Deb and Fiona:I think Kerry said she is based on her sister. But she certainly has Marlene’s sophistication, her playful manner, and her European attitude. We did have a little controversy since she was called promiscuous. We responded that no one should judge a woman considering no one judged James Bond who had many sexual liaisons.



Elise: The casting down the line was perfect: Essie Davis as Phryne, Nathan Page as Jack, Hugo Johnson-Burt as Hugh, and Ashleigh Cummings as Dorothy (Dot). What was the process?

Deb and Fiona: We knew the qualities we were looking for. We realized we needed an actress who could be mature, sophisticated, womanly, and someone with theatrical skills. The role calls for deliberate acting, a Noel Coward kind of deliberate. Both Nathan and Essie had the language down and knew how to use it. They were the full package. It was lovely to be there when Kerry was introduced to Essie.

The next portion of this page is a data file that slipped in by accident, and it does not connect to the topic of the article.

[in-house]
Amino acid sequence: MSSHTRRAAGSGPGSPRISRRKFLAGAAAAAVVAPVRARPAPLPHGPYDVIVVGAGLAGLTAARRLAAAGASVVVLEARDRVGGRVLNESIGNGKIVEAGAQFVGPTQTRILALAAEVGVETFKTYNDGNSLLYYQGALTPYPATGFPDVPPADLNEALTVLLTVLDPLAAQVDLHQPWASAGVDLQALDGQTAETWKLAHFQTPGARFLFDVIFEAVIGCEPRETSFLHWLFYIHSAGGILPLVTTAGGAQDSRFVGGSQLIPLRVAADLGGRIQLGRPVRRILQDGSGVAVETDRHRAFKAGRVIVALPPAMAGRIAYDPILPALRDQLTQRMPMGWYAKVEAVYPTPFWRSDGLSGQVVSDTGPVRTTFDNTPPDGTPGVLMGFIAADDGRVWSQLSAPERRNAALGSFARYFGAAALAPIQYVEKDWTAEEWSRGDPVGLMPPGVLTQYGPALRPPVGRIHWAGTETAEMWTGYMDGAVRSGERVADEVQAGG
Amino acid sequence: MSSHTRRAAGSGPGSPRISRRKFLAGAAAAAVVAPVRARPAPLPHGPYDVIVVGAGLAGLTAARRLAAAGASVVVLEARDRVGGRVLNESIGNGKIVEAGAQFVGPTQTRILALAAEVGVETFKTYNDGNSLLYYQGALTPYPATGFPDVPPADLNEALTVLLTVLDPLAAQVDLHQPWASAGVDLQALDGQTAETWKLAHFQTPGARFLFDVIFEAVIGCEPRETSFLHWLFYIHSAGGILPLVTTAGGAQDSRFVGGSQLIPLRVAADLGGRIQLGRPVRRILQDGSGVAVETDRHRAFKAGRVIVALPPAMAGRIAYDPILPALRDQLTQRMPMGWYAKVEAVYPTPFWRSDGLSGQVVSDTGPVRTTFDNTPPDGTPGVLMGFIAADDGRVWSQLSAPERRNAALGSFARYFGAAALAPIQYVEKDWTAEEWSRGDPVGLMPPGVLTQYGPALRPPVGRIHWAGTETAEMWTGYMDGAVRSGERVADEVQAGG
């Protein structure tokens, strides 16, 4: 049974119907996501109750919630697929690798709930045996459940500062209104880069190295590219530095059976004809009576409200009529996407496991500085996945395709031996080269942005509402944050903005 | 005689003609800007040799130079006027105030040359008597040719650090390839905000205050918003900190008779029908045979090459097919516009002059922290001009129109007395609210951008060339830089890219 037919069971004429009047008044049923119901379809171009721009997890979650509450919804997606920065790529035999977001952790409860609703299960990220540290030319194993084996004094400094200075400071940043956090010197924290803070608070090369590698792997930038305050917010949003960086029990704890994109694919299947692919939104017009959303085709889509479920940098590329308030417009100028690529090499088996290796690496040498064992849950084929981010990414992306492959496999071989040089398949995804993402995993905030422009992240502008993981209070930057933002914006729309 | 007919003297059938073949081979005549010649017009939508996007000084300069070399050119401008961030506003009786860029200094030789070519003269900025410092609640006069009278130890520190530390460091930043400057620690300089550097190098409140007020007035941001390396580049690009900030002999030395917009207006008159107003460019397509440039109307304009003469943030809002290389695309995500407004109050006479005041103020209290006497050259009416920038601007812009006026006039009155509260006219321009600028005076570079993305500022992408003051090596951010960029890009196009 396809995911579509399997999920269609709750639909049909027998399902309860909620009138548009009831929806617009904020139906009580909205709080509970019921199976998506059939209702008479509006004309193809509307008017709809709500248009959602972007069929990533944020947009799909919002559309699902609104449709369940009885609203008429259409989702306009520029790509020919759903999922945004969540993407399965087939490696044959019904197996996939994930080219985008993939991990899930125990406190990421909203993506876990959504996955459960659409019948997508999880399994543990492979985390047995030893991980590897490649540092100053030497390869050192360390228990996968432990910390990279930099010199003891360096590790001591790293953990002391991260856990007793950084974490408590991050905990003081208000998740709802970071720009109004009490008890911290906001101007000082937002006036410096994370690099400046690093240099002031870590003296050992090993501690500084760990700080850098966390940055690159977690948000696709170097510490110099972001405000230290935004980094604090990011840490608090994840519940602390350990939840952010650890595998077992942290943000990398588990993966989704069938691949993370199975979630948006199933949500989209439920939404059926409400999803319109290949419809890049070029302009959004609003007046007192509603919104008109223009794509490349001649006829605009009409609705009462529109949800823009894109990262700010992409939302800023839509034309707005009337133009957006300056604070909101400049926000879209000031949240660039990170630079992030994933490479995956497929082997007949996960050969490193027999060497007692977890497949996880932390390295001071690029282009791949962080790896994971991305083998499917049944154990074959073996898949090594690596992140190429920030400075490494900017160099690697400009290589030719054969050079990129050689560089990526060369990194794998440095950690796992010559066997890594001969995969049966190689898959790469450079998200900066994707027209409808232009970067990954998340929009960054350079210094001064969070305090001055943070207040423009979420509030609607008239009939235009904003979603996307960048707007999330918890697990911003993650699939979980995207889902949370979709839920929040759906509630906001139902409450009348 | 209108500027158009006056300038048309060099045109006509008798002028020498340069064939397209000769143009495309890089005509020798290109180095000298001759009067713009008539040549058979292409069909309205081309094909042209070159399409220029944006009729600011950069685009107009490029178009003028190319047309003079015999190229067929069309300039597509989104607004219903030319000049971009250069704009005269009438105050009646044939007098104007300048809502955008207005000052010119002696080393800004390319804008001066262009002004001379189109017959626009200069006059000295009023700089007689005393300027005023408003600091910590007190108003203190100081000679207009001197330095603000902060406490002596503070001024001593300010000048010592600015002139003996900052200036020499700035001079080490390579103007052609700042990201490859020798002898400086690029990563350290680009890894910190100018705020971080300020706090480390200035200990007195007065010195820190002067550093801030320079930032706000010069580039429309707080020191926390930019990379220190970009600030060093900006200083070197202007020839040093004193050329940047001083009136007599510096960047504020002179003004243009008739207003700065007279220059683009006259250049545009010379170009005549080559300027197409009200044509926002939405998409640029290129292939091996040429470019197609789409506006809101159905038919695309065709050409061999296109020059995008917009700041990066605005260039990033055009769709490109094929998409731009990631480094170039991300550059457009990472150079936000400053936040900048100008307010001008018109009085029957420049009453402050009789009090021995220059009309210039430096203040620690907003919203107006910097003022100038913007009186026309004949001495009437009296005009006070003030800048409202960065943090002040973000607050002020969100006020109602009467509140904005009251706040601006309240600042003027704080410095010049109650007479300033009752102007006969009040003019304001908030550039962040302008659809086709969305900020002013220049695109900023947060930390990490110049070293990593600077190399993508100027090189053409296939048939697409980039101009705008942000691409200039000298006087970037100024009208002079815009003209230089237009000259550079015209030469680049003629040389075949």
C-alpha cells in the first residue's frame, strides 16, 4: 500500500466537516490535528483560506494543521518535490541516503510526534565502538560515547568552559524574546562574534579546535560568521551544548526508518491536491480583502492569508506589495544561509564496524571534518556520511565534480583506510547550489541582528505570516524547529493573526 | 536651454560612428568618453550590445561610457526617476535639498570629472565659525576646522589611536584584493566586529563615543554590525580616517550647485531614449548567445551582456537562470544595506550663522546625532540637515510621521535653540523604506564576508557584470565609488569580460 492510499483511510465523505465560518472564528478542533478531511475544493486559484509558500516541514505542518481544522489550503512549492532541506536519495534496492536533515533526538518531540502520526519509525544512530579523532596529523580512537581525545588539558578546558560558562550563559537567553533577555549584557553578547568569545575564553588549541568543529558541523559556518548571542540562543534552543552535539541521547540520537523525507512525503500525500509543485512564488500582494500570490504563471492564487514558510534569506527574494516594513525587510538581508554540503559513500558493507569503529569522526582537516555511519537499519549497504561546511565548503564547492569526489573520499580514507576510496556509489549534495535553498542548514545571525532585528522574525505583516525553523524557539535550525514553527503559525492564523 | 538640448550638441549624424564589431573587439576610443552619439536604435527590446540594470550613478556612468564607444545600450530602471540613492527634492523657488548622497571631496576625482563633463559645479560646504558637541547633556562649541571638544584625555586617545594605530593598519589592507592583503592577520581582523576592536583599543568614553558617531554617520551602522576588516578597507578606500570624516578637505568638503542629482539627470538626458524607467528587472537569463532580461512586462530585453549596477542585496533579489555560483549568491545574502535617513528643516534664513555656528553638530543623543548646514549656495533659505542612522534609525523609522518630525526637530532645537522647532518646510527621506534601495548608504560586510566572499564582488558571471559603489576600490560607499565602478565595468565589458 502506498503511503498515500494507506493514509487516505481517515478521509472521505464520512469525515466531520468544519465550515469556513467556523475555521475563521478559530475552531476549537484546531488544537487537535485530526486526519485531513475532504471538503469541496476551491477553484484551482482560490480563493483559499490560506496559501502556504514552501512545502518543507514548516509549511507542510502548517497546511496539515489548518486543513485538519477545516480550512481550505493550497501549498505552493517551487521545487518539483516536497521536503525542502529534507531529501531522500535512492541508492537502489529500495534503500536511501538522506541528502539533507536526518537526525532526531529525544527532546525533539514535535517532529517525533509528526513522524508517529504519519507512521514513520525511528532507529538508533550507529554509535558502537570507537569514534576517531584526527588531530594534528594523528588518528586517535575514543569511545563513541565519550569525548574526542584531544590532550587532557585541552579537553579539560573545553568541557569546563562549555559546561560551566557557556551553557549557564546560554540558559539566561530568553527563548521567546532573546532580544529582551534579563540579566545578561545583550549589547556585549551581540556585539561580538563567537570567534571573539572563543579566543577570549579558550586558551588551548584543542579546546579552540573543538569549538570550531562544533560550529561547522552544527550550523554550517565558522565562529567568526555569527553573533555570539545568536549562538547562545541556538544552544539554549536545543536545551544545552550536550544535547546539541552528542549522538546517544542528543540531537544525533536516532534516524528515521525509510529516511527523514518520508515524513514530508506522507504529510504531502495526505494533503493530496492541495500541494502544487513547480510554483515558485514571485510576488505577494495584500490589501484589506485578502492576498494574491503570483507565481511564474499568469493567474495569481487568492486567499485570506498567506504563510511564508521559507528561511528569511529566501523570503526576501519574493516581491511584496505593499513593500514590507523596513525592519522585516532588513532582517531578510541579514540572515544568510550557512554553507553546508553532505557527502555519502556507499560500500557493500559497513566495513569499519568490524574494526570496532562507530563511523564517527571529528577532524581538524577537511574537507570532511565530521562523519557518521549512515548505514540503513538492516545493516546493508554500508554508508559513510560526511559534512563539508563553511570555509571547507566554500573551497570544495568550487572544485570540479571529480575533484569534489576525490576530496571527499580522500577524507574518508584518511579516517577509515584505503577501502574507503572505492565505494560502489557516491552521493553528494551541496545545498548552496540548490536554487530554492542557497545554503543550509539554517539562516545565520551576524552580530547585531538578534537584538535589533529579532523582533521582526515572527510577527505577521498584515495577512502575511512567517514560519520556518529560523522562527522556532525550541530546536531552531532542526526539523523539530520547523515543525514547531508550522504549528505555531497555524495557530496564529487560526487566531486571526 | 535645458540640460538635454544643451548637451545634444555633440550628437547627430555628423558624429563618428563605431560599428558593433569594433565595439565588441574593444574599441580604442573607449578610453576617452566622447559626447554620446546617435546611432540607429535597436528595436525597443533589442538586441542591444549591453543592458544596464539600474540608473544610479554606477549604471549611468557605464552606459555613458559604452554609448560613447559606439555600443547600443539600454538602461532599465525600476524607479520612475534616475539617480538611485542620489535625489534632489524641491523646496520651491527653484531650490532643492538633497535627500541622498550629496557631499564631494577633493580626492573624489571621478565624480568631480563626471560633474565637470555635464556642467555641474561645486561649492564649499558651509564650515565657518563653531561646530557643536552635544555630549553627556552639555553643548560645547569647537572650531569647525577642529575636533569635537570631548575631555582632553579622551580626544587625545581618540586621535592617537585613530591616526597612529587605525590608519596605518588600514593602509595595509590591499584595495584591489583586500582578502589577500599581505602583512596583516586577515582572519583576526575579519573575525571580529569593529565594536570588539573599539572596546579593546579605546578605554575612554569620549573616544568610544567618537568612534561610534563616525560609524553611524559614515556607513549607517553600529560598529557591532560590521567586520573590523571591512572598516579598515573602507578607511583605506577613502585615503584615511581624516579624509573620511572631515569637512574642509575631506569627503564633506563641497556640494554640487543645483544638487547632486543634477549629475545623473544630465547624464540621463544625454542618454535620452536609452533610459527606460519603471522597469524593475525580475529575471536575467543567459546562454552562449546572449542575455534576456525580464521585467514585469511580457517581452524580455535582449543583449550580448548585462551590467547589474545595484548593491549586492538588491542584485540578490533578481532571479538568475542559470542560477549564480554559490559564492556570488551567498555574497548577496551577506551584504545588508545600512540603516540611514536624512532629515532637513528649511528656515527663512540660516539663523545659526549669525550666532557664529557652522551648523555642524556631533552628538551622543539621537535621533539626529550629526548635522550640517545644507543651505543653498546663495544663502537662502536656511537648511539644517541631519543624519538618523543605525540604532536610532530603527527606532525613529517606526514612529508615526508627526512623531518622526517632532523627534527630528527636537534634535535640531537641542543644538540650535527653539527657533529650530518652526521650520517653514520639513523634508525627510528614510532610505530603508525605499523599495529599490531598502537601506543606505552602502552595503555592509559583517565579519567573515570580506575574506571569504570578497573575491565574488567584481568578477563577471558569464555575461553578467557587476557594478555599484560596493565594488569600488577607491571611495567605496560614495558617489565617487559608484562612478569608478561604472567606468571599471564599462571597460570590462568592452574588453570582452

Kerry: They were all wonderful. Exactly what I had in mind. Essie is magnificently insouciant and perfectly sure of herself. And the camera loves her. Ashleigh Cummings, without question is my favourite. Her Dot is sensational and absolutely right: devoted, iron-willed (in her own way) and the perfect foil to Phryne’s extravagance.



Elise: Since it is off the air will there be any other projects with Phryne?

Deb and Fiona: We are hoping to make feature movies. In order to make it happen we need the fans support so we launched the crowd funding campaign to show we have world appeal. Crowd funding has fans put in money for rewards such as visiting the set for the day, being an extra, getting a tote bag… depending on the amount of money pledged. (www.missfisherthemovie.com/)